[10 January 2012]
PopMatters Associate Music Editor
Co-created by Rockne S. O’Bannon and Brian Henson, Farscape was many things during its 1999-2003 run. It was the then Sci-Fi Channel’s flagship show. It was a technological wonder that also displayed really great writing. It was a drama. It had comedy. And action. And adventure. And animatronics (many characters were products of Jim Henson’s Creature Shop). It was a groundbreaking science fiction space opera that drew passionately devoted fans. Now, all 88 original episodes of the four seasons are available on the blu-ray set Farscape: The Complete Series
The story begins when astronaut John Crichton (Ben Browder) gets sucked through a wormhole during a test flight, and ends up on the other side of the universe. He is brought aboard a sentient, bio-mechanoid ship named Moya amidst a prison break from the militaristic Peacekeepers. Peacekeepers come from a race called Sebacean which very closely resembles humans, but the other beings Crighton encounters are decidedly more alien in appearance.
Moya’s escapee passengers include D’Argo (Anthony Simcoe), a Luxan warrior with dreadlocked tentacles; Zhaan (Virginia Hey), an empathic blue priestess who happens to be part plant; and Rygel XVI (voiced by Jonathan Hardy), a deposed Dominar who eats everything and farts helium when he’s nervous. Also on board is Pilot (voiced by Lani Tupu), who is physically bonded to Moya in a sort of symbiotic relationship. Rygel and Pilot are Henson creations, but these are not your kid’s kind of Muppets (helium farts notwithstanding).
Crichton’s sudden appearance, mid-battle, causes all sorts of problems, not the least of which occurs when his lunar module is hit by a Peacekeeper prowler, killing its pilot who just happens to be the baby brother of baddie Peacekeeper Captain Crais. This sets up the first conflict, as Crais will naturally go to any lengths for revenge.
The second source of conflicts comes from the prisoners’ capture of another Peacekeeper pilot, officer Aeryn Sun (Claudia Black). She makes the momentary mistake of trying to defend Crighton, and Crais declares her “contaminated”, which means that she, too, must now be on the run from Peacekeeper forces. In addition to becoming a part of Moya’s motley crew as it evades capture and explores the uncharted territories, Aeryn eventually becomes a love interest for Crighton as he attempts to adjust to his new life and tries to find a way back home to Earth.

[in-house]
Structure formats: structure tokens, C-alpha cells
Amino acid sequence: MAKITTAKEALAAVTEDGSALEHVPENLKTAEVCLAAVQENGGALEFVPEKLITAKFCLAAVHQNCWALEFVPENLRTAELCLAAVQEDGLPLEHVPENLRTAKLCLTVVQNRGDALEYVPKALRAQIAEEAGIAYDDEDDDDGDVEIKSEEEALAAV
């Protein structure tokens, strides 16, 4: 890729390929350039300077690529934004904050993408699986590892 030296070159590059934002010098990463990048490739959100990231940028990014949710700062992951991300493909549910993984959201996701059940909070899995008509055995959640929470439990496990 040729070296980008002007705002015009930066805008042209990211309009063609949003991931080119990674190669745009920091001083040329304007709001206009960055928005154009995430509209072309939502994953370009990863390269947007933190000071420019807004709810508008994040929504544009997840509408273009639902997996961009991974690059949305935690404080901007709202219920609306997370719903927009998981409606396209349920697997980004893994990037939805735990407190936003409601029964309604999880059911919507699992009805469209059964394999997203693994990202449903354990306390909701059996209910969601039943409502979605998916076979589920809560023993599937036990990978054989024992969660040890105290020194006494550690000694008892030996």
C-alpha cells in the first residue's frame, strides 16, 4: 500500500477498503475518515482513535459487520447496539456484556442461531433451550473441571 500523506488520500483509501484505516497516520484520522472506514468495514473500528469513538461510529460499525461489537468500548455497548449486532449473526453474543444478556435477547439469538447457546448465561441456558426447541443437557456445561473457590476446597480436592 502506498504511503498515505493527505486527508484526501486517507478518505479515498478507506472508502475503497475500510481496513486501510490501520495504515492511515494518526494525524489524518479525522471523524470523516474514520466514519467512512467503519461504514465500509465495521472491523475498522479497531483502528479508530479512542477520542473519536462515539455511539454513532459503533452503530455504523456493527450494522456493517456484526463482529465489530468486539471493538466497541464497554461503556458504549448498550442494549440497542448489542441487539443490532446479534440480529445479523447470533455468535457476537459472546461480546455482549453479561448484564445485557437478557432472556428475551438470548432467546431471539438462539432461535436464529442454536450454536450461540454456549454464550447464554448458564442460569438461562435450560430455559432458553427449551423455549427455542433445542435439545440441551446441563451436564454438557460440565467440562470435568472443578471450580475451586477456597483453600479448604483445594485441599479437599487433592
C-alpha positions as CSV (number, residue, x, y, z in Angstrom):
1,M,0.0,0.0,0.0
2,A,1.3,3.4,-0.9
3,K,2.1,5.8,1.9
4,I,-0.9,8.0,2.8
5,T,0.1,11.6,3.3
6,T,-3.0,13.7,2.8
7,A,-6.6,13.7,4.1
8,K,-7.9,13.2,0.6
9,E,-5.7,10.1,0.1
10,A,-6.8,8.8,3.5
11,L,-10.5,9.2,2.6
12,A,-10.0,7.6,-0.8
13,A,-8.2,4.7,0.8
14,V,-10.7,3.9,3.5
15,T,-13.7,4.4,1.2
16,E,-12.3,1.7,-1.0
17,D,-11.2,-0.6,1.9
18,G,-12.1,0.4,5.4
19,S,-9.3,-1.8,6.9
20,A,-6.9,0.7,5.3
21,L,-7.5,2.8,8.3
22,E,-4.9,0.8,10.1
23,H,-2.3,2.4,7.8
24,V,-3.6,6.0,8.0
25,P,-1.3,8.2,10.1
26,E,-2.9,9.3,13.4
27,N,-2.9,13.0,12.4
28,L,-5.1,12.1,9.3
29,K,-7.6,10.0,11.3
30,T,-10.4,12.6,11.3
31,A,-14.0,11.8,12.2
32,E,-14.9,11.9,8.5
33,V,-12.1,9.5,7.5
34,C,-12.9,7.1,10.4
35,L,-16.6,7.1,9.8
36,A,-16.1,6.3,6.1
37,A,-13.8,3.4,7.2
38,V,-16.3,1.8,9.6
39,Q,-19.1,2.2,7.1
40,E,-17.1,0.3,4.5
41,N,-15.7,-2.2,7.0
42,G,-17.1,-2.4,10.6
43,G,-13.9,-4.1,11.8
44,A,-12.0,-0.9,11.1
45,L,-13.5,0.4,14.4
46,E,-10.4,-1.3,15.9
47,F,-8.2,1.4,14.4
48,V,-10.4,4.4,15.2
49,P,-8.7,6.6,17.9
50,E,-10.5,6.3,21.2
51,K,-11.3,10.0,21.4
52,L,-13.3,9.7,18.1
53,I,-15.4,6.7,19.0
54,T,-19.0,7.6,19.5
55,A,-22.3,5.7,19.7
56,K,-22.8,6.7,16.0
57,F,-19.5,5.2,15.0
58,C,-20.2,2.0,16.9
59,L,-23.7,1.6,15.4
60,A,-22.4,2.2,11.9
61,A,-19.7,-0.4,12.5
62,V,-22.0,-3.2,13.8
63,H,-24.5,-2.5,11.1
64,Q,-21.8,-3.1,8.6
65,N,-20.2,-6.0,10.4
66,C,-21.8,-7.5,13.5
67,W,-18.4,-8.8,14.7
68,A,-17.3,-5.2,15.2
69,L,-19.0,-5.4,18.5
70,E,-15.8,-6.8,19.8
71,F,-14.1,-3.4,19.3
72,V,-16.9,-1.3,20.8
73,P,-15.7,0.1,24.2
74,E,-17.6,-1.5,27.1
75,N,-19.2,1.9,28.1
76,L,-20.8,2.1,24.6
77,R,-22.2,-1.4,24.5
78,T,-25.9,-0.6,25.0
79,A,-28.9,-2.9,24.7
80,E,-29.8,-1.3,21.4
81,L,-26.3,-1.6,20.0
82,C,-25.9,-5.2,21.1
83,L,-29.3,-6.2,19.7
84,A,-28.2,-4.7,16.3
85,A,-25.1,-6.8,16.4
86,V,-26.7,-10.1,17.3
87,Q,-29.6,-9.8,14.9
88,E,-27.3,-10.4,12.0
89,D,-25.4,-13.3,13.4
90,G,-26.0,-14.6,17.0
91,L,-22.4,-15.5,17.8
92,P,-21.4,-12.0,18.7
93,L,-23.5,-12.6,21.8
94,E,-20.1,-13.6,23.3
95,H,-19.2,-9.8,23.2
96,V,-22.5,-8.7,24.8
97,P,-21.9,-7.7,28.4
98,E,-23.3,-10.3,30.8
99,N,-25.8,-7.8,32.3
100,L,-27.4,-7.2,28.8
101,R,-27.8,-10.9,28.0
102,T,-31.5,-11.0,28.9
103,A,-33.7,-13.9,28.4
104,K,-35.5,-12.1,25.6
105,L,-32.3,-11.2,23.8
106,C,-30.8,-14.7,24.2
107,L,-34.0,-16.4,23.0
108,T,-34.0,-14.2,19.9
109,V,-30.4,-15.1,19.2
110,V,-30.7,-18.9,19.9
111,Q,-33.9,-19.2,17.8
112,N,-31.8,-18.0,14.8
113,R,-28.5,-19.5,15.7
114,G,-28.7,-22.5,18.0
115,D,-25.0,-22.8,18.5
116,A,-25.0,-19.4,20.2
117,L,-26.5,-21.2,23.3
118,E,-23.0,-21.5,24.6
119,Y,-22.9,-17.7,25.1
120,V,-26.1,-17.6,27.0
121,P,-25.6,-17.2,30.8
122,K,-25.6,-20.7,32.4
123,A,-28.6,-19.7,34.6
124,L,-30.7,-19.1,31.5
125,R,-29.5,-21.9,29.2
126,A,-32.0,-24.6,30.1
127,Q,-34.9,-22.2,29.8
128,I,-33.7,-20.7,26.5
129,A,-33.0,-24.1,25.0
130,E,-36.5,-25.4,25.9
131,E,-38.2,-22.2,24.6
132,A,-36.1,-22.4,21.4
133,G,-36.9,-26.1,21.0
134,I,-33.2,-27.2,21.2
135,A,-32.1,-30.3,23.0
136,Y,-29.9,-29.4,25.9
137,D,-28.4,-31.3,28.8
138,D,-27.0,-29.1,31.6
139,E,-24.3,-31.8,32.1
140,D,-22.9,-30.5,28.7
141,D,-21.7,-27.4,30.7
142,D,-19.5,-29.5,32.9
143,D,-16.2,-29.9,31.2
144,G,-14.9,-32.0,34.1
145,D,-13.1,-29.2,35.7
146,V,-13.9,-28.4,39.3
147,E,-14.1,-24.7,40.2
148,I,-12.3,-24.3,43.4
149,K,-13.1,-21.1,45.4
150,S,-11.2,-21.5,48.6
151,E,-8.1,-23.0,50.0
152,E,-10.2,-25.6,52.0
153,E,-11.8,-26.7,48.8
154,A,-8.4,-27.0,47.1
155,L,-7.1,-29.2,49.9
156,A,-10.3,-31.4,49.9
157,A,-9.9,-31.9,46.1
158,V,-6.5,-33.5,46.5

For the first few seasons Farscape focuses on Crighton’s adjustment to his alien environment, and his companions’ acceptance of him. Chiana (Gigi Edgley), a grey-skinned, sexy, trouble-maker of a Nebari girl, comes aboard and a new villain enters the picture in the form of Scorpius (Wayne Pygram), who pursues and tortures Crighton, trying to unlock the secrets of wormhole travel that have been locked in his subconscious mind. Other characters come in (Stark, Jool), some change allegiances (Crais), and some die (Zhaan).
These seasons are fun and exciting as we get to know each of the characters and meet worlds of strange and fantastic new beings. Aeryn and Crighton’s relationship is a major plot point, as does a neural-implant Scorpius inflicts on Crighton, and the stories often touch on all the standard sci-fi fare , but in non-predictable ways (a Crighton clone, for instance, who takes off on Moya’s son-ship, Talyn, with Crais and Aeryn Sun).
By the start of the fourth season, Moya’s crew is fragmented, separated, and Aeryn may be pregnant with Crighton’s child. Noranti, a nutty old woman who assumes some of the spiritual roles formerly addressed in Zhaan or Stark, has joined the main characters, as has Sikozu, a wall-walking know-it-all Kalish woman, though her tenure is a bit brief. Season four is also fragmented, and a lot of that comes down to the storyline that takes the characters to Earth. Sure, a lot of the “aliens-discovering-human-society” stuff is funny (Chiana’s impressions of, and reactions to, life on Earth are priceless), but much of it feels like lazy storytelling. This runs over into other story lines as well, dragging down the latter half of the fourth season. Or perhaps it doesn’t work simply because the show’s creators didn’t get to realize a planned fifth season (despite the truly heroic efforts of the aforementioned fan base!). The Peacekeeper Wars miniseries later attempted to wrap up loose ends and give the fans closure, but it’s not included on this set.
What is on this set, however, is impressive. The 20 Blu-ray discs include all 88 unedited episodes remastered from the highest quality source material available, so the image quality is somewhat better than DVD releases and the sound is much improved by its availability in DTS-HD 5.1 Master Audio. Bonus features account for than 15 hours of entertainment, with 31 commentary tracks, which feature, variously, Rockne S. O’Bannon, Brian Henson and Ben Browder, Claudia Black, Producer/Writer David Kemper, Anthony Simcoe, Lani Tupu and Director Peter Andrikidis. Many episode menus contain deleted and alternate scenes, totaling more than an hour and a half of edited footage.
There are several documentary pieces and featurettes, including “In the Beginning: A Look Back with Brian Henson”, “Making of a Space Opera”, and “Inside Farscape: Save Farscape” as well as video profiles and behind-the-scenes interviews. This set also features Farscape Undressed, the rarely seen behind-the-scenes special hosted by Browder and Black, and Memories of Maya: An Epic Journey Explored, which is a brand new documentary in which the cast and crew fondly recall their experiences and discuss Farscape place in sci-fi and television history. Farscape: The Complete Series on blu-ray is hours (and hours and hours) of groundbreaking, imaginative, quality entertainment.